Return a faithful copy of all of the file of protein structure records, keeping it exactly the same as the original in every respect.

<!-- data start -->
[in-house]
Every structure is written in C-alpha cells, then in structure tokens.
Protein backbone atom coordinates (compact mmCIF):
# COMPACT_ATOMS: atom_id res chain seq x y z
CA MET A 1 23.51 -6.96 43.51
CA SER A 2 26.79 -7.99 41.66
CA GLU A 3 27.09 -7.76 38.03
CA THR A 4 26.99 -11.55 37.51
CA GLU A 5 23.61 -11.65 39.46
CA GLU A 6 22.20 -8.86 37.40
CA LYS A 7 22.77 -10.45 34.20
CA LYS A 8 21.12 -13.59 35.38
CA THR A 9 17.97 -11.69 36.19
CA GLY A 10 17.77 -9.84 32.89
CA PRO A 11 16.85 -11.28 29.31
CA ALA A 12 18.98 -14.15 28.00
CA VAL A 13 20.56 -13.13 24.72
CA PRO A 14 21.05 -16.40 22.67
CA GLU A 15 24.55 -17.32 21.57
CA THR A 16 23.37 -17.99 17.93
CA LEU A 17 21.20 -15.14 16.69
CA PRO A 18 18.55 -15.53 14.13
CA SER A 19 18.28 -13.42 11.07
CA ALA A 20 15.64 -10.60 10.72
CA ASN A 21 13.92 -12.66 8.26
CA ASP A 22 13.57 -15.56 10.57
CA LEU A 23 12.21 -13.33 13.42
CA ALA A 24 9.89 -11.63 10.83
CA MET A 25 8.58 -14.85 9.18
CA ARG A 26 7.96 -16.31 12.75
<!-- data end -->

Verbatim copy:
[in-house]
Every structure is written in C-alpha cells, then in structure tokens.
Protein backbone atom coordinates (compact mmCIF):
# COMPACT_ATOMS: atom_id res chain seq x y z
CA MET A 1 23.51 -6.96 43.51
CA SER A 2 26.79 -7.99 41.66
CA GLU A 3 27.09 -7.76 38.03
CA THR A 4 26.99 -11.55 37.51
CA GLU A 5 23.61 -11.65 39.46
CA GLU A 6 22.20 -8.86 37.40
CA LYS A 7 22.77 -10.45 34.20
CA LYS A 8 21.12 -13.59 35.38
CA THR A 9 17.97 -11.69 36.19
CA GLY A 10 17.77 -9.84 32.89
CA PRO A 11 16.85 -11.28 29.31
CA ALA A 12 18.98 -14.15 28.00
CA VAL A 13 20.56 -13.13 24.72
CA PRO A 14 21.05 -16.40 22.67
CA GLU A 15 24.55 -17.32 21.57
CA THR A 16 23.37 -17.99 17.93
CA LEU A 17 21.20 -15.14 16.69
CA PRO A 18 18.55 -15.53 14.13
CA SER A 19 18.28 -13.42 11.07
CA ALA A 20 15.64 -10.60 10.72
CA ASN A 21 13.92 -12.66 8.26
CA ASP A 22 13.57 -15.56 10.57
CA LEU A 23 12.21 -13.33 13.42
CA ALA A 24 9.89 -11.63 10.83
CA MET A 25 8.58 -14.85 9.18
CA ARG A 26 7.96 -16.31 12.75